Part 1: The Modernization Journey with Exafluence and MongoDB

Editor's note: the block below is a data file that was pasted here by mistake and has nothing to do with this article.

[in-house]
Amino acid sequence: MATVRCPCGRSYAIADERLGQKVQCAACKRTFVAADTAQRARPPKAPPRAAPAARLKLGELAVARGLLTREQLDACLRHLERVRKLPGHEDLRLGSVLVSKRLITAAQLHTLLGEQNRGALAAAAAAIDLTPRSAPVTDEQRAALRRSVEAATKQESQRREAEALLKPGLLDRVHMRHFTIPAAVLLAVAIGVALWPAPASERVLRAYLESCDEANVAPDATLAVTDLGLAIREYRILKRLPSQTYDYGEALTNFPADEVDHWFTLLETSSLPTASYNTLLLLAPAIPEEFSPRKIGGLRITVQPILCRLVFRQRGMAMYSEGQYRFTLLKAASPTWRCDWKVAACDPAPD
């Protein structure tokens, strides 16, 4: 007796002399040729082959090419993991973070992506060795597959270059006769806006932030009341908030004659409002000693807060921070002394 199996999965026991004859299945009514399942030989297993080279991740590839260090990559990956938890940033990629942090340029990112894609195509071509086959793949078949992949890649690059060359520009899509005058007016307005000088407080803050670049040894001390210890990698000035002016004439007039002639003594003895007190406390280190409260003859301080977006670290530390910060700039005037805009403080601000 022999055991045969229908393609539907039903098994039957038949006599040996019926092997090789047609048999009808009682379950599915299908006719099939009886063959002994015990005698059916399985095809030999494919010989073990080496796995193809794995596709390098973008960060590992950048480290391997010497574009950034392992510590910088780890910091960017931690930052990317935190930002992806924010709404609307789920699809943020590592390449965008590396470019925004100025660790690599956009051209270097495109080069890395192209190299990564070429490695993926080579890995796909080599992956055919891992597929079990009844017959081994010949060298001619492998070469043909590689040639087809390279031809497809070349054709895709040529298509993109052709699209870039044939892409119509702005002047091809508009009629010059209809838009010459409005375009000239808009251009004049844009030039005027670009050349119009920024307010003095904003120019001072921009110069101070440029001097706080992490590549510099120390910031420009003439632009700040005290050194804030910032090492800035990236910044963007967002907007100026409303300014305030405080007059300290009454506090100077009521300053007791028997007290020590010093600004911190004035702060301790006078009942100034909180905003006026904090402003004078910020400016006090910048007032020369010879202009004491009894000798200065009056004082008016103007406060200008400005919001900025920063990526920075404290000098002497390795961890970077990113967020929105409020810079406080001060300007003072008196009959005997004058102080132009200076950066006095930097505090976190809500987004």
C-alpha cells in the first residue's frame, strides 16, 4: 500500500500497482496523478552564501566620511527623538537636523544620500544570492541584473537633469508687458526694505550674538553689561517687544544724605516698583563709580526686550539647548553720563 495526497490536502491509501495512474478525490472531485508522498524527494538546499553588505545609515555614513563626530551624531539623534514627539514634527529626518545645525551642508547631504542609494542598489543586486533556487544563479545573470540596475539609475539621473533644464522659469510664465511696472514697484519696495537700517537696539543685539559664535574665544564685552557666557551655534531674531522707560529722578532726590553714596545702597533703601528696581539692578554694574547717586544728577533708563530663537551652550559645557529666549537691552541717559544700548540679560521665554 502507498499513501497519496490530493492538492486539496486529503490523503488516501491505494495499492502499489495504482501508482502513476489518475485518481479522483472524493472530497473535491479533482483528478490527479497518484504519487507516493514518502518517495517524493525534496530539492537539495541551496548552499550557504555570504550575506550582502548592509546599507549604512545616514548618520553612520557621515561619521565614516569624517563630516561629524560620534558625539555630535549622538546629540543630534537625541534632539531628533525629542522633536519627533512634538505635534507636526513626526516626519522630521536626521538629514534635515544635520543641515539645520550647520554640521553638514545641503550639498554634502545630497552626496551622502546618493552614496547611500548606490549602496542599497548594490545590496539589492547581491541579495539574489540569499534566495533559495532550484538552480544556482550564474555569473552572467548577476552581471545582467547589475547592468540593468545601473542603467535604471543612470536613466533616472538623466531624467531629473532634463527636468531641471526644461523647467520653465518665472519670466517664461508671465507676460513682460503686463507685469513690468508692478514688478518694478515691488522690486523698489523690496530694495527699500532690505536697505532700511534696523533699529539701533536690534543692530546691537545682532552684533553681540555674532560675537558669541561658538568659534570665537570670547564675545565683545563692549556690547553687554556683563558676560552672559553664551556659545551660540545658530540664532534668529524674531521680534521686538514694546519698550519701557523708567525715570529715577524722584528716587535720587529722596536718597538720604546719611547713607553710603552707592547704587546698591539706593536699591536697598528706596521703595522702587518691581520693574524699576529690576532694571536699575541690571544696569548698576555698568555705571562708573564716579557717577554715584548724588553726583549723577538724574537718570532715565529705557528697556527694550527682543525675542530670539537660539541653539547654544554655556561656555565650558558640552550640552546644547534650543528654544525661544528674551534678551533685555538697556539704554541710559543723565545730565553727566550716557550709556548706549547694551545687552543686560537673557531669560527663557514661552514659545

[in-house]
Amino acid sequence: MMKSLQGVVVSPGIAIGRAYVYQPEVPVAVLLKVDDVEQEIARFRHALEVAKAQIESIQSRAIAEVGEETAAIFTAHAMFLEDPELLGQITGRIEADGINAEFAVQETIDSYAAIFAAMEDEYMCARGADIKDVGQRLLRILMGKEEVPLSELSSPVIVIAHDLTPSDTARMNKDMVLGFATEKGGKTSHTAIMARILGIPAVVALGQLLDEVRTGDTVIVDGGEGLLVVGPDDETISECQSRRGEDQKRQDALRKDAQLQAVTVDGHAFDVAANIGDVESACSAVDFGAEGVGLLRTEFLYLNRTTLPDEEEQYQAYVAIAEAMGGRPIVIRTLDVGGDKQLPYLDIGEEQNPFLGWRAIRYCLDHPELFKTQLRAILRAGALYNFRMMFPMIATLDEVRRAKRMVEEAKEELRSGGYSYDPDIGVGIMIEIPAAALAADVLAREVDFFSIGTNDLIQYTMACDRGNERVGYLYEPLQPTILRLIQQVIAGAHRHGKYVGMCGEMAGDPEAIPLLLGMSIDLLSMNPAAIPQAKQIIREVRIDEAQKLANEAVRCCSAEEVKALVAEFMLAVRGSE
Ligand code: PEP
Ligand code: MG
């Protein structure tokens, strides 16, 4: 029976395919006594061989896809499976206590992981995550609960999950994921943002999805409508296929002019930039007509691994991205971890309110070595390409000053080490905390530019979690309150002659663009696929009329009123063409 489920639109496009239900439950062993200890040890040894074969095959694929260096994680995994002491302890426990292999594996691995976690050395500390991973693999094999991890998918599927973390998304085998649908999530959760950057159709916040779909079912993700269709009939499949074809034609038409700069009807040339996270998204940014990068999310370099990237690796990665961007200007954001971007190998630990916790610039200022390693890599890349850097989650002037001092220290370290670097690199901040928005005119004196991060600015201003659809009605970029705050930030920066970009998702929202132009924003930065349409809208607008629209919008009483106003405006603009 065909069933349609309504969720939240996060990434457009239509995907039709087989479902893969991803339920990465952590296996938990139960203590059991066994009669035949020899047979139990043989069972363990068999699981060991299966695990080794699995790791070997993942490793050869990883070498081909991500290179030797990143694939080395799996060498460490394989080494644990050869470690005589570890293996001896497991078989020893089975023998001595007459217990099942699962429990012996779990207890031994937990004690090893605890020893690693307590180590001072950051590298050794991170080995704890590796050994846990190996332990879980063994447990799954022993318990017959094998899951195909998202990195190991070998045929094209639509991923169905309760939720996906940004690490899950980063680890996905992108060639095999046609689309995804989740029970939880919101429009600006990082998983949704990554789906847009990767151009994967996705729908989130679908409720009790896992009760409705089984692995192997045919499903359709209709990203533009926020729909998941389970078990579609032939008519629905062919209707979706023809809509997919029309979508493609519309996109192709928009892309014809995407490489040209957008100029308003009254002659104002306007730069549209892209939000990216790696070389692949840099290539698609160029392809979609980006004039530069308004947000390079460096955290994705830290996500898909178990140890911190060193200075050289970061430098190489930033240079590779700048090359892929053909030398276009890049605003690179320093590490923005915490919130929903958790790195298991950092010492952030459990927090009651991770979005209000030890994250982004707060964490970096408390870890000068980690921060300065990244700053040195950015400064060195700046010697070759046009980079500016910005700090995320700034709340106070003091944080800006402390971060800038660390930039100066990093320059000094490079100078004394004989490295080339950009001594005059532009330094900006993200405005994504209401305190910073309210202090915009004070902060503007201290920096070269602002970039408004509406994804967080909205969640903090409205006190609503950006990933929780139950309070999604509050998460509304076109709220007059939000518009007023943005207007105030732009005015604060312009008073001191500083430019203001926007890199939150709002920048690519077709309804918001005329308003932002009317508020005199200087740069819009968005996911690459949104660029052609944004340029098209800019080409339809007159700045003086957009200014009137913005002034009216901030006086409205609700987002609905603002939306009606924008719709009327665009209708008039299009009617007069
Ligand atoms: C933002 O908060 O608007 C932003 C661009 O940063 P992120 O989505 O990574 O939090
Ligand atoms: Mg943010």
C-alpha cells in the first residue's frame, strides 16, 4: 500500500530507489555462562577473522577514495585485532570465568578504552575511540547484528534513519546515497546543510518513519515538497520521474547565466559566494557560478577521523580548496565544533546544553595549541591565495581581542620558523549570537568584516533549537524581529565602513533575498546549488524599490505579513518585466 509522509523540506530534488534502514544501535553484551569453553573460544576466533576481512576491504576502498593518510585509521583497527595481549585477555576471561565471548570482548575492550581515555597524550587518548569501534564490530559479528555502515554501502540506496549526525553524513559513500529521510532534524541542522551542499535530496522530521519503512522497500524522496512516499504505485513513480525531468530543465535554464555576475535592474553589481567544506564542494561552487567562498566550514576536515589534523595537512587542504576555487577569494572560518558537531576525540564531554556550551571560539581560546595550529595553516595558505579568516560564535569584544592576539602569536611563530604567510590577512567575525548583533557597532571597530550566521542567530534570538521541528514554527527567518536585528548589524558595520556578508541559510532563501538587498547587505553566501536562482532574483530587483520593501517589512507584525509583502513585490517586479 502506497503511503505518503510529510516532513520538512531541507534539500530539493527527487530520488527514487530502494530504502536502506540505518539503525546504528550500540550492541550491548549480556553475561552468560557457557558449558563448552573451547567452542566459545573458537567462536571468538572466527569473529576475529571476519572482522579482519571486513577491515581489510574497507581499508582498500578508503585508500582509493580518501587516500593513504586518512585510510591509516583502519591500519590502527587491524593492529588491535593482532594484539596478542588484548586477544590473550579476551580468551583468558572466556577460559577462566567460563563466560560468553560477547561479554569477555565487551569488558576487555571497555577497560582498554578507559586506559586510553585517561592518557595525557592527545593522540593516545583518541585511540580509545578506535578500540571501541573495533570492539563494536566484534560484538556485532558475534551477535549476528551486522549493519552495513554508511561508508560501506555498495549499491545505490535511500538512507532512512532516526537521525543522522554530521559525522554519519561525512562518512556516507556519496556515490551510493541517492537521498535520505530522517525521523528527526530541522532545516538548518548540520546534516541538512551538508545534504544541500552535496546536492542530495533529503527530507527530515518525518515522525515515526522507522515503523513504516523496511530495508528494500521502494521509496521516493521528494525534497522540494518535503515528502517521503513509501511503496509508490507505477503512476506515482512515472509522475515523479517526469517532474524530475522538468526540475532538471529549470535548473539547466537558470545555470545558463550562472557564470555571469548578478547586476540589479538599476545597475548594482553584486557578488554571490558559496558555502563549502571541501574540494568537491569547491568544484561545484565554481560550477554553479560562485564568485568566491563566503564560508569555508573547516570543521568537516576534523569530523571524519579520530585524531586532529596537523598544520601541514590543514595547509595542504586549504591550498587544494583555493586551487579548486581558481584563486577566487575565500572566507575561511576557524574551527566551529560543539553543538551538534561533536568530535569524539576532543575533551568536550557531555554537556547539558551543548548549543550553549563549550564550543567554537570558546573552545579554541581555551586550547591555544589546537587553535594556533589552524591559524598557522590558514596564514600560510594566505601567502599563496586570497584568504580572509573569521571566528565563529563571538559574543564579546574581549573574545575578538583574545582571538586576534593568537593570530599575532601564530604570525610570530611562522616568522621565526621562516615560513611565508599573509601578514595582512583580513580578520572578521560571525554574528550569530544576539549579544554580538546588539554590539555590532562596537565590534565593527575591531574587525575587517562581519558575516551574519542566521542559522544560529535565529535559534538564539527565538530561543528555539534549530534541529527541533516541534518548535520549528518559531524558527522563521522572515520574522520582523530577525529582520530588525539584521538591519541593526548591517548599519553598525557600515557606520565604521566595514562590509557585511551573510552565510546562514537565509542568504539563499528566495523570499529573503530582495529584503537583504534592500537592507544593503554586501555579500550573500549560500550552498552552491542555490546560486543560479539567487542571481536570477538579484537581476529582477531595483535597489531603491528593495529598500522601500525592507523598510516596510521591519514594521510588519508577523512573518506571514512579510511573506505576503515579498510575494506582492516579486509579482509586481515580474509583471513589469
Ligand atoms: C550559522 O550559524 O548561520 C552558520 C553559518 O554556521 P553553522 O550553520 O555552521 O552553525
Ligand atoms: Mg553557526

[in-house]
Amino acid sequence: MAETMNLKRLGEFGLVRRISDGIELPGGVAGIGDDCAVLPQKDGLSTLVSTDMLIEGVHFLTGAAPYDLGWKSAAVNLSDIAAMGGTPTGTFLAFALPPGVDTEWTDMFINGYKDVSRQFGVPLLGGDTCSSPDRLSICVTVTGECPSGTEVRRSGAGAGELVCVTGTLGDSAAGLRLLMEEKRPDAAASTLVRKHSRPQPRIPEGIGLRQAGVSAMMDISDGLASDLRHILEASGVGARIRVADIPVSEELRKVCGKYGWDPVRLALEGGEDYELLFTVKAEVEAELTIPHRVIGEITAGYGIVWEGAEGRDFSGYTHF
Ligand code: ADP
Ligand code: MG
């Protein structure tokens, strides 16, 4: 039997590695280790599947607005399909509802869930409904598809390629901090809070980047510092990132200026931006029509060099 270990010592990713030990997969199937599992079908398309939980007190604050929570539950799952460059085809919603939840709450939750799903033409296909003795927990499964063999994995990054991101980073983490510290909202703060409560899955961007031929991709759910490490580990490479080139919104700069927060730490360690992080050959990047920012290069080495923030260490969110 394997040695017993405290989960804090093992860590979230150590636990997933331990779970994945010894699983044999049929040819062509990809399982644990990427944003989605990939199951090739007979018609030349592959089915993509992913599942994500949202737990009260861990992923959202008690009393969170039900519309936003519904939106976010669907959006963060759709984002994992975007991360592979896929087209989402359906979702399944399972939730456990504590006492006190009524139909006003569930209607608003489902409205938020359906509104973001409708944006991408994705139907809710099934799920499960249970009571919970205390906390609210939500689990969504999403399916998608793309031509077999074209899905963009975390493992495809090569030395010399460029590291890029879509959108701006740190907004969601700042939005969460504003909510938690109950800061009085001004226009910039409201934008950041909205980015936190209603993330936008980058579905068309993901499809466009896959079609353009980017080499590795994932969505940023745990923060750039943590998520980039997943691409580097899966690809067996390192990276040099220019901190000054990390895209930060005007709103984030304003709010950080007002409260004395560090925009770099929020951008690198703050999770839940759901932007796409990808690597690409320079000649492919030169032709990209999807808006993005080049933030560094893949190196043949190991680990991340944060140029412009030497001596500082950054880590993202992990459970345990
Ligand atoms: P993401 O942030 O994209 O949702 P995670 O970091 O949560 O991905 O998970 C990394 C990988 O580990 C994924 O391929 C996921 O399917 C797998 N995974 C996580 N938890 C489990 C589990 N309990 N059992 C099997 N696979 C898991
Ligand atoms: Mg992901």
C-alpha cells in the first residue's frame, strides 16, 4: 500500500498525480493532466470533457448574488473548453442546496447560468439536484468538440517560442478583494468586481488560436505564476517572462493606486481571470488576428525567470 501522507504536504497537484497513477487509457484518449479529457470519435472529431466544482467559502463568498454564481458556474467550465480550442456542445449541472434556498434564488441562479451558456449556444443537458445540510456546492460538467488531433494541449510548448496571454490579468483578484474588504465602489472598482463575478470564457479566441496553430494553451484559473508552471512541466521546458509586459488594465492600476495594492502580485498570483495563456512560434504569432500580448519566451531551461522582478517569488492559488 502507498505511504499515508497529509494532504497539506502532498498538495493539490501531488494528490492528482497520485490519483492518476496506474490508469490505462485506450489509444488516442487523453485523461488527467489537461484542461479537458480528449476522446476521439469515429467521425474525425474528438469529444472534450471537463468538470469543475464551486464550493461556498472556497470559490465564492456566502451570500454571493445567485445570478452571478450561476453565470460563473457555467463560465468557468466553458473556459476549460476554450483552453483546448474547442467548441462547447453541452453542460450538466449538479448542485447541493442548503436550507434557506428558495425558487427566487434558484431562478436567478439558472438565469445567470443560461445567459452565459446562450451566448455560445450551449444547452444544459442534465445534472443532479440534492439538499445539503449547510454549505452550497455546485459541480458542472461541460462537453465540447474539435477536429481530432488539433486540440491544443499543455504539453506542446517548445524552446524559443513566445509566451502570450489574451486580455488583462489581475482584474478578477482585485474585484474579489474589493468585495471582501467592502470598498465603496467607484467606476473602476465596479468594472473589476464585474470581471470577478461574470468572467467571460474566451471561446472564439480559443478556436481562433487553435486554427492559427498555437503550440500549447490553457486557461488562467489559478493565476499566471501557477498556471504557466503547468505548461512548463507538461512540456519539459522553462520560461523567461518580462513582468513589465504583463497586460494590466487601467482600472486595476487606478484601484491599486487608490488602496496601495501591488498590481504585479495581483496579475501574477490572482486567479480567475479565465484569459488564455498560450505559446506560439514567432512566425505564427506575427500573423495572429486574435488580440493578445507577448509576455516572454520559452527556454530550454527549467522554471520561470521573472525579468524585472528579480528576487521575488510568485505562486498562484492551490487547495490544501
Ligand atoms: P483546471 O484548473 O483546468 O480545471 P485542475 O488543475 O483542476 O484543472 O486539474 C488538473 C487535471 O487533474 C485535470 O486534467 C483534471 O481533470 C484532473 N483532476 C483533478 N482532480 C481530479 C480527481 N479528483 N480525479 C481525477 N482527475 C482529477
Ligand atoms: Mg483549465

Welcome to the first in a series of conversations between Exafluence and MongoDB about how our partnership can use open source tools and the application of data, artificial intelligence/machine learning and neuro-linguistic programming to power your business’s digital transformation. In this installment, MongoDB Senior Partner Solutions Architect Paresh Saraf and Director for WW Partner Presales Prasad Pillalamarri sit down with Exafluence CEO Ravikiran Dharmavaram and exf Insights Co-Founder Richard Robins to discuss how to start the journey to build resilient, agile, and quick-to-market applications.   From Prasad Pillalamari: I first met Richard Robins, MD & Co-Founder of exf Insights at Exafluence back in June 2016 at a MongoDB world event. Their approach towards building data-driven applications was fascinating for me. Since then Exafluence has grown by leaps and bounds in the System Integration space and MongoDB has outperformed its peers in the database market. So Paresh and I decided to interview Richard to deep-dive into their perspective on Modernization with MongoDB. Prasad & Paresh: We first met the Exafluence team in 2016. Since then, MongoDB has created the Atlas cloud data platform that now supports multi-cloud clusters and Exafluence has executed multiple projects on mainframe and legacy modernization. Could you share your perspective on the growth aspects and synergies of both companies from a modernization point of view? Richard Robins: Paresh and Prasad, I’m delighted to share our views with you. We’ve always focused on what happens after you successfully offload read traffic from mainframes and legacy RDBMS to the cloud. That’s digital transformation and legacy app modernization. Early on, Exafluence made a bet that if the development community embraces something we should, too. That’s how we locked in on MongoDB when we formed our company. Having earned our stripes in the legacy data world, we knew that getting clients to MongoDB would mean mining the often poorly documented IP contained in the legacy code. That code is often where long-retired subject matter expert (SME) knowledge resides. To capture it, we built tools to scan COBOL/DB2 and stored procedures to reverse engineer the current state. This helps us move clients to a modern cloud native application, and it's an effective way to merge, migrate, and retire the legacy data stores all of our clients contend with. Once we’d mined the IP with those tools we needed to provide forward-engineered transformation rules to reach the new MongoDB Atlas endpoint. Using a metadata driven approach, we built a rules catalog that included a full audit and REST API to keep data governance programs and catalogs up to date as an additional benefit of our modernization efforts. We’ve curated these tools as exf Insights , and we bring them to each modernization project. Essentially, we applied NLP, ML, and AI to data transformation to improve modernization analysts’ efficiency, and added a low-to-no code transformation rule builder, complete with version control and rollback capabilities. All this has resulted in our clients getting world-class, resilient capabilities at a lower cost in less time. We’re delighted to say that our modernization projects have been successful by following simple tenets — to embrace what the development community embraces and to offer as much help as possible — embodied in the accelerator tools we’ve built. That’s why we are so confident we'll continue our rapid growth. P&P: How do you think re-architecting legacy applications with MongoDB as the core data layer will add value to your business? RR: We believe that MongoDB Atlas will continue to be the developers go-to document database, and that we’ll see our business grow 200-300% over the next three years. With MongoDB Atlas and Realm we can provide clients with resilient, agile applications that scale, are easily upgraded, and are able to run on any cloud as well as the popular mobile iOS and Android devices. Digital transformation is key to remaining competitive and being agile going forward. With MongoDB Atlas, we can give our clients the same capabilities we all take for granted on our mobile apps: they’re resilient, easy to upgrade, usually real-time, scale via Kubernetes clusters, and can be rolled back quickly if necessary. Most importantly, they save our clients money and can be automatically deployed. P&P: At a high level, how will Exafluence help customers take this journey? RR: We’re unusual as a services firm in that we spend 20% of gross revenue on R&D, so our platform and approach are proven. Thus, relatively small teams for our healthcare, financial services, and industrial 4.0 clients can leverage our approach, platform, and tools to deliver advanced analytical systems that combine structured and unstructured data across multiple domains. We built our exf Insights accelerator platform using MongoDB and designed it for interoperability, too. On projects we often encounter legacy ETL and messaging tools. To show how easy it is, we recently integrated exf Insights with SAP HANA and the SAP Data Intelligence platform. Further, we can publish JSON code blocks and provide Python code for integration into ETL platforms like Informatica and Talend. Our approach is to reverse engineer by mining IP from legacy data estates and then forward engineer the target data estate, using these steps and tools: Reverse Engineer Extract stored procedures, business logic, and technical data from the legacy estate and load it into our platform. Use our AI/ML/NLP algorithms to analyse business transformation logic and metadata, with outliers identified for cleansing. Provide DB scans to assess legacy data quality to cleanse and correct outliers, and provide tools to compare DB level data reconciliations. Forward Engineer To produce a clean set of metadata and business transformation logic, and baseline with version control, we: Extract, transform, and load metadata to the target state. Score metadata via NLP and ML to recommend matches to the Analyst who accepts/rejects or overrides recommendations. Analysts can then add additional transformations which are catalogued. Deploy and load cleansed data to the target state platform so any transformations and gold copies may be built. Automate Data Governance via Rest API, Code Block generation (Python/JSON) to provide enterprise catalogs with the latest transforms. P&P: What are your keys to a successful transformation journey? RR: Over the past several years we’ve identified these elements and observations: Subject matter experts and technologists must work together to provide new solutions. There’s a shortage of skilled technologists able to write, deploy, and securely manage next generation solutions. Using accelerators and transferring skills are vital to mitigating the skills shortage. Existing IP that’s buried in legacy applications must be understood and mined in order for a modernization program to succeed. A data-driven approach that combines reverse and forward engineering speeds migration and also provides new data governance and data science catalog capabilities. The building, caring, and feeding of new, open source-enabled applications is markedly different from the way monolithic legacy applications were built. The document model enables analytics and interoperability. Cybersecurity and data consumption patterns must be articulated and be part of the process, not afterthoughts. Even with aggressive transformation plans, new technology must co-exist with legacy applications for some time; progress works best if it’s not a big bang. Success requires business and technology to learn new ways to provide, acquire, and build agile solutions. P&P: Can you talk about solutions you have which will accelerate the modernization journey for the customers? RR: exf Insights helps our clients visualize what’s possible with extensive, pre-built, modular solutions for health care, financial services, and industrial 4.0. They show the power of MongoDB Atlas and also the power of speed layers using Spark and Confluent Kafka. These solutions are readily adaptable to client requirements and reduce the risk and time required to provide secure, production-ready applications. Source data loading. Analyze and integrate raw structured and unstructured data, including support for reference and transactional data. Metadata scan. Match data using AI/NLP, scoring results and providing side-by-side comparison. Source alignment. Use ML to check underlying data and score results for analysts, and leverage that learning to accelerate future changes. Codeless transformation. Empower data SMEs to build the logic with a multiple-sources-to-target approach and transform rules which support code value lookups and complex Boolean logic. Includes versioned gold copies of any data type (e.g., reference, transaction, client, product, etc.). Deployment. Deploy for scheduled or event-driven repeatability and dynamically populate Snowflake or other repositories. Generates code blocks that are usable in your estate or REST API. We used the same 5-step workflow data scientists use when we enabled business analysts to accelerate the retirement of internal data stores to build and deploy the COVID-19 self-checking app in three weeks, including active directory integration and downloadable apps. We will be offering a Realm COVID-19 screening app on web, Android, and IOS to the entire MongoDB Atlas community in addition to our own clients. The accelerator integrates key data governance tools, including exf Insights repository management of all sources and targets with versioned lineage; as-built transformation rules for internal and client implementations; and a business glossary integrated into metadata repositories. P&P: Usually one of the key challenges for businesses is data being locked in silos. RR: We couldn’t agree more. Our data modernization projects routinely integrate with source transactional systems that were never built to work together. We provide scanning tools to understand disparate data as well as ways to ingest, align, and stitch them together. Using health care as an example, exf Insights provides a comprehensive analytical capability, able to integrate data from hospitals, claims, pharmaceutical companies, patients, and providers. Some of this is NonSQL, such as radiological images; for pharma companies we provide capabilities to support clinical research organizations (CROs) via a follow-the-molecule approach. Of course, we also have to work with and subscribe to Centers for Medicare & Medicaid Services (CMS) guidelines. Our data migration focuses on collecting the IP behind the data and making the source, logic, and any transformations rules available to our clients. In financial services, it’s critical to understand source and targets. No matter how data is accessed (federated or direct store), with Spark and Kafka we can talk to just about any data repository. P&P: Once we discover the data to be migrated, we need to model the data according to MongoDB’s data model paradigm. That requires multiple transformations before data is loaded to MongoDB. Can you explain more about how your accelerators help here? RR: By understanding data consumption and then looking at existing data structures, we seek to simplify and then apply the capabilities of MongoDB’s document model. It’s not unlike what a data architect would do in the relational world, but with MongoDB Atlas it’s easier. We ourselves use MongoDB for our exf Insights platform to align, transform, and make data ready for consumption in new applications. We’re able to provide full rules lineage and audit trail, and even support rollback. For the real-time speed layer we use Spark and Kafka as well. This data-driven modernization approach also turns data governance into an active consumer of the rules catalog, so exf Insights works well for regulated industries. P&P: It’s great that we have data migrated now. Consider a scenario where it’s a mainframe application and we have lots of COBOL code in there. It has to be moved to a new programming language like Python, with a change in the data access layer to point to MongoDB. Do you have accelerators which can facilitate the application migration? If so, how? RR: Yes, we do have accelerators that understand the COBOL syntax to create JSON and ultimately Java, which speeds modernization. We also found we had to reverse engineer stored procedures as part of our client engagements for Exadata migration. P&P: Once we migrate the data from legacy databases to MongoDB, validation is the key step. As this is a heterogeneous migration it can be challenging. How can Exafluence add value here? RR: We’ve built custom accelerators that migrate data from the RDBMS world to MongoDB, and offer data comparisons as clients go from development to testing to production, documenting all data transformations along the way. P&P: Now that we’ve talked about all your tools which can help in the modernization journey, can you tell us about how you already helped your customers to achieve this? RR: Certainly. We’ve already outlined how we’ve created solution starters for modernization, with sample solutions as accelerators. But that’s not enough; our key tenet for successful modernization projects is pairing SMEs and developers. That’s what enables our joint client and Exafluence teams to understand the business, key regulations, and technical standards. Our data-driven focus lets us understand the data regardless of industry vertical. We’ve successfully used exf Insights now in financial services, healthcare, and industry 4.0. Whether it’s understanding the nuances of financial instruments and data sources for reference and transactional data, or Medical Device IoT sensors in healthcare, or shop floor IoT and PLC data for predictive analytics and digital twin modeling, a data-driven approach reduces modernization risks and costs. Below are some of the possibilities this data-driven approach has delivered for our healthcare clients using MongoDB Atlas. By aggregating provider, membership, claims, pharma, and EHR clinical data, we offer robust reporting that: Transforms health care data from its raw form into actionable insights that improve member care quality, health outcomes, and satisfaction Provides FHIR support Surfaces trends and patterns in claims, membership, and provider data Lets users access, visualize, and analyze data from different sources Tracks provider performance and identifies operational inefficiencies P&P: Thank you, Richard! Keep an eye out for upcoming conversations in our series with Exafluence, where we'll be talking about agility in infrastructure and data as well as interoperability. MongoDB and Modernization To learn more about MongoDB's overall Modernization strategy, read here .